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Superfit Michelle Obama admits that her daughters struggled with weight issues

Michelle Obama began an official campaign against childhood obesity by discussing a warning from the First Family's doctor that her own daughters were becoming overweight.

"In my eyes I thought my children were perfect," Mrs Obama said at an event organised by US health officials to tackle the epidemic of childhood obesity.

"I didn't see the changes."

Mrs Obama appeared at the campaign launch outside Washington with Regina Benjamin, the US Surgeon General who also invoked her own struggles with weight gain to enforce their message.

The First Lady, who created a White House vegetable garden with local schoolchildren to encourage healthier eating, was introduced by Ms Benjamin as "everyone's favourite vegetable gardener".

Mrs Obama, whose star power is being used to try to fight a problem in a country where two thirds of adults and one in three children are overweight or obese, said that the family paediatrician "cautioned me that I had to look at my children's BMI", or body mass index. "He was concerned that something was getting off balance."

It is not the first time that the President and his wife have talked publicly about their children's weight.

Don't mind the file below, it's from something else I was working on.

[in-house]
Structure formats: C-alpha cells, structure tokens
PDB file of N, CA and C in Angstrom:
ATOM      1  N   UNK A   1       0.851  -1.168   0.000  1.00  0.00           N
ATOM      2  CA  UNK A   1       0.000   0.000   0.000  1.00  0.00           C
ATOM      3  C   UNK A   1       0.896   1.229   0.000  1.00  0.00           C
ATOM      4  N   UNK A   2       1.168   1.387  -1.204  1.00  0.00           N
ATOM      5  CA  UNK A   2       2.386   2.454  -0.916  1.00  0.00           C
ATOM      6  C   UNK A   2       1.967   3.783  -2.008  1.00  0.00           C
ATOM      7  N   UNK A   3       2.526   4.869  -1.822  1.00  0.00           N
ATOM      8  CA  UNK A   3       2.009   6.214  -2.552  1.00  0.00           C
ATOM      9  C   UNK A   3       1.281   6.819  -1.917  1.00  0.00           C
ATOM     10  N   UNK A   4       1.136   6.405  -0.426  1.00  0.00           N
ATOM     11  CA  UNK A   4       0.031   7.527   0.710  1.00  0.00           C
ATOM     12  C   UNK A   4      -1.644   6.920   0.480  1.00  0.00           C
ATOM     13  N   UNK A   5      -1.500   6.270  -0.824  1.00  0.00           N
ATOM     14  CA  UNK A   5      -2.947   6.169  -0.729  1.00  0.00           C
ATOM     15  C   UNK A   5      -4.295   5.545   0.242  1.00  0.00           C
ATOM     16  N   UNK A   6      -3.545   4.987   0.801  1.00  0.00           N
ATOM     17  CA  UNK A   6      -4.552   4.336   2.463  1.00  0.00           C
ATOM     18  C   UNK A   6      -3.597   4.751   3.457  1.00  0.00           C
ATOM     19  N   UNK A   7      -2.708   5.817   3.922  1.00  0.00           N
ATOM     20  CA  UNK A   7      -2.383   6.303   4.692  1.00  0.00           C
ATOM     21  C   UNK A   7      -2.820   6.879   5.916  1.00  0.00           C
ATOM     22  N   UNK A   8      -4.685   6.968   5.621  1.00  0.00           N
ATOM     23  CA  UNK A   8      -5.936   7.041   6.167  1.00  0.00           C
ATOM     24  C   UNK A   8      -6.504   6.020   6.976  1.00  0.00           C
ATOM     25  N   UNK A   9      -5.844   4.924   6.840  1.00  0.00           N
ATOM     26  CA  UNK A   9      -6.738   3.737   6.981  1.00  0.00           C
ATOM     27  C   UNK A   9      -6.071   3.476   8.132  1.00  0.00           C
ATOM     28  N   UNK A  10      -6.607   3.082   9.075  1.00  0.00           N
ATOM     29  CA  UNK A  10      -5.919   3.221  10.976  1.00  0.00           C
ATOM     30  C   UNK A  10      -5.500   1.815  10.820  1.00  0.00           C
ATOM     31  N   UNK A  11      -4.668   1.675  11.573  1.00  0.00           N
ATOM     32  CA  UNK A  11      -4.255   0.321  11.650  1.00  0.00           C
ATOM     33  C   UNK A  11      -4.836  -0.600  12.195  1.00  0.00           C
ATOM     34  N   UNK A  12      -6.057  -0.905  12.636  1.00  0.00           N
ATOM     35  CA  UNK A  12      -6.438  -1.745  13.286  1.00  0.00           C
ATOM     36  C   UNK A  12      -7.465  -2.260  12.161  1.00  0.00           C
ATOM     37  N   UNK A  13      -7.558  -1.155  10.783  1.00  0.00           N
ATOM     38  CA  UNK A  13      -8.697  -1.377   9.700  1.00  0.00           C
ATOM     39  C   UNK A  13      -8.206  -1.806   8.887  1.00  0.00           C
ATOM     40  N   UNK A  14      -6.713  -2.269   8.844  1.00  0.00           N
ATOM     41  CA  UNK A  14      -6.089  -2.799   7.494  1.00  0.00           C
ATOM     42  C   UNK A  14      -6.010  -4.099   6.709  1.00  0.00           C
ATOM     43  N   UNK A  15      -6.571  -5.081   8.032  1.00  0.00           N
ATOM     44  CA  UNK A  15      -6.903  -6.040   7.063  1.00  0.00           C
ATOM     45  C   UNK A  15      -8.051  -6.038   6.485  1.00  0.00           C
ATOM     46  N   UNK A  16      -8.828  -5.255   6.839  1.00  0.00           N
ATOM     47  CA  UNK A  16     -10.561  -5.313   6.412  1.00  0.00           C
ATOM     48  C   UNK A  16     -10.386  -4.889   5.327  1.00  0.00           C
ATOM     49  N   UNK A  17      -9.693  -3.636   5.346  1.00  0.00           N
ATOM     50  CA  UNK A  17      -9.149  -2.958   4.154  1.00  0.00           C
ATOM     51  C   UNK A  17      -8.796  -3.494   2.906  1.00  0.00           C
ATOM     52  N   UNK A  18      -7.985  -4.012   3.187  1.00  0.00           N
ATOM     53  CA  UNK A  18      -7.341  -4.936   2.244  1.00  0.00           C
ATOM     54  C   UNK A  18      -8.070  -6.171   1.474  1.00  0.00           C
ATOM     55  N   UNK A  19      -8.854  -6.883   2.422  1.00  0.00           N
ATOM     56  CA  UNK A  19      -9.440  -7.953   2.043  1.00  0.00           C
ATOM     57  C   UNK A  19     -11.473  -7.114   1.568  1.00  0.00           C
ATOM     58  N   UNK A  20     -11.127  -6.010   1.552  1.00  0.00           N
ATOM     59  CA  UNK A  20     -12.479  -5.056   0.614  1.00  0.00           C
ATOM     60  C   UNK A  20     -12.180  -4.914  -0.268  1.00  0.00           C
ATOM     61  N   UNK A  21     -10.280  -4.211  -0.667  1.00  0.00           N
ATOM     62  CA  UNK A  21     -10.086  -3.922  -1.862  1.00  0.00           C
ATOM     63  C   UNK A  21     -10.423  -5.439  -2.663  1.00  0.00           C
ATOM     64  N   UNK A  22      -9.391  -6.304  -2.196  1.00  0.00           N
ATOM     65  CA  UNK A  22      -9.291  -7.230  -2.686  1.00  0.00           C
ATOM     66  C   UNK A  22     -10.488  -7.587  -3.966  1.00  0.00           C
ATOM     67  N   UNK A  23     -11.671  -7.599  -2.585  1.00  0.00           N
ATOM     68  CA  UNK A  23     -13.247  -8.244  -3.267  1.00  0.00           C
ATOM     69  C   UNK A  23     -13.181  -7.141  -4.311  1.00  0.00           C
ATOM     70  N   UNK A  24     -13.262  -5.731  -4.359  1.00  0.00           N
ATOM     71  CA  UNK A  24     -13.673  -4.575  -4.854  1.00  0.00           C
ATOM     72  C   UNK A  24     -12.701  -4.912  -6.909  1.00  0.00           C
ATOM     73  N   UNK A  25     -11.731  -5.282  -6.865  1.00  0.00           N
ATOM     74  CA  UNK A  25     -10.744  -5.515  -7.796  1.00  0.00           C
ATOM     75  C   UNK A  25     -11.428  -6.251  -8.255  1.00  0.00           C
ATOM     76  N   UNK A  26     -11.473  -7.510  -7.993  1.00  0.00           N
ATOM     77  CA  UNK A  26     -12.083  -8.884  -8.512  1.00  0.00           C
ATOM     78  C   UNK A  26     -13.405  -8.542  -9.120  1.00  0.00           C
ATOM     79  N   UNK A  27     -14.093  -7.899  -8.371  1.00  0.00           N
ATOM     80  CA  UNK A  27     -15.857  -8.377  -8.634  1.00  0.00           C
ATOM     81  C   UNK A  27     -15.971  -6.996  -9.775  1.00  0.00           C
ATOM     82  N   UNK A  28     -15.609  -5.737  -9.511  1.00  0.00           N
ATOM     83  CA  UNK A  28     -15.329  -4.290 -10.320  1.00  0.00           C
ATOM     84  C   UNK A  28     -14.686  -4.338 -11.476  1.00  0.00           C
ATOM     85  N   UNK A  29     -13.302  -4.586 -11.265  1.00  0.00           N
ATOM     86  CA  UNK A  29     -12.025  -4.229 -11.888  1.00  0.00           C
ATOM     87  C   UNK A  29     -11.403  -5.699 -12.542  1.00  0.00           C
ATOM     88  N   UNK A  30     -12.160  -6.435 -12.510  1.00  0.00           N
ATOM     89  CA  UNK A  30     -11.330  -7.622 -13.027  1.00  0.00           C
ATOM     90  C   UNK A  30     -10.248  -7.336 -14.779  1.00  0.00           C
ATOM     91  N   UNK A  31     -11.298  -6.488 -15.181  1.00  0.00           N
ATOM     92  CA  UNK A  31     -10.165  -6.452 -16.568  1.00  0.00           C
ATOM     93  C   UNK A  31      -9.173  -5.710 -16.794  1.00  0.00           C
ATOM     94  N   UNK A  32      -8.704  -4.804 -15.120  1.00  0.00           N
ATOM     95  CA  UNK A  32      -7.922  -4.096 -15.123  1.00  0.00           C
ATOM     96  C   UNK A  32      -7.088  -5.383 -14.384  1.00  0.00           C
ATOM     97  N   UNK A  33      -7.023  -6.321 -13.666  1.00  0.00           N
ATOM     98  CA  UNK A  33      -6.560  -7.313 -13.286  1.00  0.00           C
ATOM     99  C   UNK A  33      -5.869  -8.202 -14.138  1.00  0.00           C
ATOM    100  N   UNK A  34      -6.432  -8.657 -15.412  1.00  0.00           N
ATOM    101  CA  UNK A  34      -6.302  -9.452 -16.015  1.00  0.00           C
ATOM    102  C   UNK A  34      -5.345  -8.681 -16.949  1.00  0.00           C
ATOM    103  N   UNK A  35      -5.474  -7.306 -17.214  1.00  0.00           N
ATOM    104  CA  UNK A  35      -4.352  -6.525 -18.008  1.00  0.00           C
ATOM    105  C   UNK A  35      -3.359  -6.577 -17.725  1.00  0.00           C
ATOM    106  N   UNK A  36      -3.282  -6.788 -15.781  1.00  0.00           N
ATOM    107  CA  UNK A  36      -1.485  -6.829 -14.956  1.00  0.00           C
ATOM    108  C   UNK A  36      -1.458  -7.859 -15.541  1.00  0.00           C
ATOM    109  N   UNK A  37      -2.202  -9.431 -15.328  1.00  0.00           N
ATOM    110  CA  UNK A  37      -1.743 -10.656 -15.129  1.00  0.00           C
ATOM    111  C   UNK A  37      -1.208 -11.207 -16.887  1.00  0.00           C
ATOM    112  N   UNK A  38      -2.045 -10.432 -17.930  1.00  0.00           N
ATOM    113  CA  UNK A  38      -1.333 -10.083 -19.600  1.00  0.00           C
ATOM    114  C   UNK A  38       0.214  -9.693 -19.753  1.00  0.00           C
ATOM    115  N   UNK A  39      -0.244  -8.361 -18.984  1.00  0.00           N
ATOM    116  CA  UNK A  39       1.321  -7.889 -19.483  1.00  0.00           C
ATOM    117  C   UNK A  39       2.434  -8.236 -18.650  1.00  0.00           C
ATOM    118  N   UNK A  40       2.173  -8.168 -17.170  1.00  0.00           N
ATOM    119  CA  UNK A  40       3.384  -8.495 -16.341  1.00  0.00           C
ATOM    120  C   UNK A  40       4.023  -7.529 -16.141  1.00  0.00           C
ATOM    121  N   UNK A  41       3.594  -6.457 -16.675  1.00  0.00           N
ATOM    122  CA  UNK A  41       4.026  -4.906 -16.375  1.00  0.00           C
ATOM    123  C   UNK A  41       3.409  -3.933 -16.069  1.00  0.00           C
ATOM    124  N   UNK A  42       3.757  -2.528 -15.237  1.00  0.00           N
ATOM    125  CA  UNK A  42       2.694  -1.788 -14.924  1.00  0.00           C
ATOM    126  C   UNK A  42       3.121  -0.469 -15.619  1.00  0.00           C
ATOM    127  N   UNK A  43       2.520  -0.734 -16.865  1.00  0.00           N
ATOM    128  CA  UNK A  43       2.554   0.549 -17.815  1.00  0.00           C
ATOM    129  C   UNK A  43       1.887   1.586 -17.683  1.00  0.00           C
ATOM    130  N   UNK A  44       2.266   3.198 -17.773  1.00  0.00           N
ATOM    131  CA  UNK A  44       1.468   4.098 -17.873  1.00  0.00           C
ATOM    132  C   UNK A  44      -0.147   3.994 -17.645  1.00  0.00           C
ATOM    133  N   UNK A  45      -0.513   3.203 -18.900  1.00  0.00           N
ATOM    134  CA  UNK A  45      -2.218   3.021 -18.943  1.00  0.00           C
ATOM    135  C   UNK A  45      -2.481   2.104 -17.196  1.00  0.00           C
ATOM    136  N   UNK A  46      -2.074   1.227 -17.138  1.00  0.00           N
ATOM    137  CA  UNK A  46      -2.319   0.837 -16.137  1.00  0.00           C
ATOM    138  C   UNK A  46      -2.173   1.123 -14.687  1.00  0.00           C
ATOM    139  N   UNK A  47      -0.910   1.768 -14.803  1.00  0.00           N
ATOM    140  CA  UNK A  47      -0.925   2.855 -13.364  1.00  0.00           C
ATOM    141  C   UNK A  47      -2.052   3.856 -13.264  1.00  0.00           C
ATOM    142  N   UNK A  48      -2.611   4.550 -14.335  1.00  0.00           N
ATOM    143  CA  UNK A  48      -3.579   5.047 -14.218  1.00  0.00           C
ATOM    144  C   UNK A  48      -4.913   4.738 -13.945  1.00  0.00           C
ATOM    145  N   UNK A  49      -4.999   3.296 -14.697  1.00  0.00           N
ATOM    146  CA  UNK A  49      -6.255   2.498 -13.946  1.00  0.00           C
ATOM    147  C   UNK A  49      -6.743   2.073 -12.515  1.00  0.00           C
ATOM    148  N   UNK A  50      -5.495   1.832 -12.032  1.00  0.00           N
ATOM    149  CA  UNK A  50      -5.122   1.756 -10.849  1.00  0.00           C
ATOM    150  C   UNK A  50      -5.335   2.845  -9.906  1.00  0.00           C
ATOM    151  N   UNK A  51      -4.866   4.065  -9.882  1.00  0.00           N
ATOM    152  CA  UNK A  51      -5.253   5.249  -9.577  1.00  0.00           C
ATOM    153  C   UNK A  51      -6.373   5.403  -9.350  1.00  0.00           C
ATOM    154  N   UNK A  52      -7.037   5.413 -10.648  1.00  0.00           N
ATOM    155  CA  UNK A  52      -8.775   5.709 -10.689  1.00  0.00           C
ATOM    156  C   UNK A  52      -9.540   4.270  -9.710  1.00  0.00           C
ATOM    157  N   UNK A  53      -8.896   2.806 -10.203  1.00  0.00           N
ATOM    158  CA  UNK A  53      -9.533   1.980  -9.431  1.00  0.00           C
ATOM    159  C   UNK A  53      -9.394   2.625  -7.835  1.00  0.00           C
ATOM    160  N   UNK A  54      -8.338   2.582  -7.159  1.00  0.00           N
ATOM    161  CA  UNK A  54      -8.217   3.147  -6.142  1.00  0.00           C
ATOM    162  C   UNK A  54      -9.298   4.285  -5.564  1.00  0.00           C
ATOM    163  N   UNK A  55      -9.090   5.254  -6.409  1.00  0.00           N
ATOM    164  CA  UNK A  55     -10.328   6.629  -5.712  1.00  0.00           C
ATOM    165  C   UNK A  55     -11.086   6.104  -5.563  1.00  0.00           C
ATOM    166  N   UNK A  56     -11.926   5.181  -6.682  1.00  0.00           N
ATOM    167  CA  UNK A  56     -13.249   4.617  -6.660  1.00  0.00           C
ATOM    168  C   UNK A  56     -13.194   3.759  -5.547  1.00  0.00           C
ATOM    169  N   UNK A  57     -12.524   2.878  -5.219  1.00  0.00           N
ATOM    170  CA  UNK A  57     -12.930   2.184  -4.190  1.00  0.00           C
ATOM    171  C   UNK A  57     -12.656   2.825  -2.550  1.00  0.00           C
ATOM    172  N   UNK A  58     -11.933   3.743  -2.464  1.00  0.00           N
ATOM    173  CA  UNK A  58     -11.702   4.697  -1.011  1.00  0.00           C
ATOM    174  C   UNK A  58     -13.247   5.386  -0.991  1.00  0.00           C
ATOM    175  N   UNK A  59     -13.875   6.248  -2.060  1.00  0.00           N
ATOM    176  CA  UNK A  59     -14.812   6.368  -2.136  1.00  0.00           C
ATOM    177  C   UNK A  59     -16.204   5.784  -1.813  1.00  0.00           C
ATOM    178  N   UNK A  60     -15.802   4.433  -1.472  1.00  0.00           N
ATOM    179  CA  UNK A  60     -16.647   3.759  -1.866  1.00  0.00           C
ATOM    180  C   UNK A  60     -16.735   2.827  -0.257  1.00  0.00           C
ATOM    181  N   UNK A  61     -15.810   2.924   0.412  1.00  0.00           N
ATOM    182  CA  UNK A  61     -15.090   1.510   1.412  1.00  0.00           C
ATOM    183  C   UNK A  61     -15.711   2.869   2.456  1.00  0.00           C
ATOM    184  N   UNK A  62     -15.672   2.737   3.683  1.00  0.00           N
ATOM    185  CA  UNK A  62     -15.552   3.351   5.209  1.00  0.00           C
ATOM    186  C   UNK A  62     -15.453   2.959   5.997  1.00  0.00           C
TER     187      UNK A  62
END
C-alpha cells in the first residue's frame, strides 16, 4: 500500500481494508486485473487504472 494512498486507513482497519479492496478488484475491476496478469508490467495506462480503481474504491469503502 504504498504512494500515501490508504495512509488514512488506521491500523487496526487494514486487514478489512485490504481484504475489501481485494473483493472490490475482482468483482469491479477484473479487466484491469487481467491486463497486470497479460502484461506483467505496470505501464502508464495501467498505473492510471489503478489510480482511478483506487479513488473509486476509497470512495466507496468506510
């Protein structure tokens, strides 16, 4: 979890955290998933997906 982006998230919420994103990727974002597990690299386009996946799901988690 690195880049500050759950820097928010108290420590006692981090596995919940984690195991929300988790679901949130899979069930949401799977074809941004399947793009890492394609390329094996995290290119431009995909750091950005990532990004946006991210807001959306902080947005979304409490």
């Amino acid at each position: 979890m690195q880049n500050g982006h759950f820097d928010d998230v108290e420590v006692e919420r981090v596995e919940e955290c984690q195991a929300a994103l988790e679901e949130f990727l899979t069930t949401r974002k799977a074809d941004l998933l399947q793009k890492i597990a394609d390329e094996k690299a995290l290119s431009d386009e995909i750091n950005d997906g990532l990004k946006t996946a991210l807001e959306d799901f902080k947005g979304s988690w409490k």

In November 2008, Barack Obama described how the habits of their children had to change because Malia (11) had become "a little chubby". Mrs Obama said that modest alterations to the lifestyle of Malia and her sister, Sasha (8), had produced results.


The girls were banned from watching television on weekdays. They were switched to low-fat milk, and had to cut back on burgers.

Portion sizes were reduced. Water, instead of sugary drinks, was put in their lunch boxes. Grapes were placed on the breakfast table, and apple slices sent with them to school. Colourful vegetables were served at dinner.

"It was very minor stuff but these small changes resulted in some really significant improvements, and I didn't know it would," Mrs Obama said. "It was so significant that the next time we visited our paediatrician he was amazed.

He looked over the girls' charts and he said: 'What on earth are you doing'?"

In his State of the Union address, President Obama mentioned his wife's campaign against childhood obesity. In words that led to a standing ovation for her, he said: "I want to acknowledge our First Lady, Michelle Obama, who is creating a national movement to tackle the epidemic of childhood obesity and make our kids healthier."

Mrs Obama urged the audience of congressmen and senators to sit back down.

"She gets embarrassed," Mr Obama said.

Kathleen Sebelius, US Health and Human Services Secretary, told the launch that the US spends nearly $150bn (€108bn) a year fighting obesity -- more than it spends on cancer and twice as much as it spent on obesity in 1998.

"The unhealthier we are the more our healthcare costs will rise and the less competitive we will be globally," she added.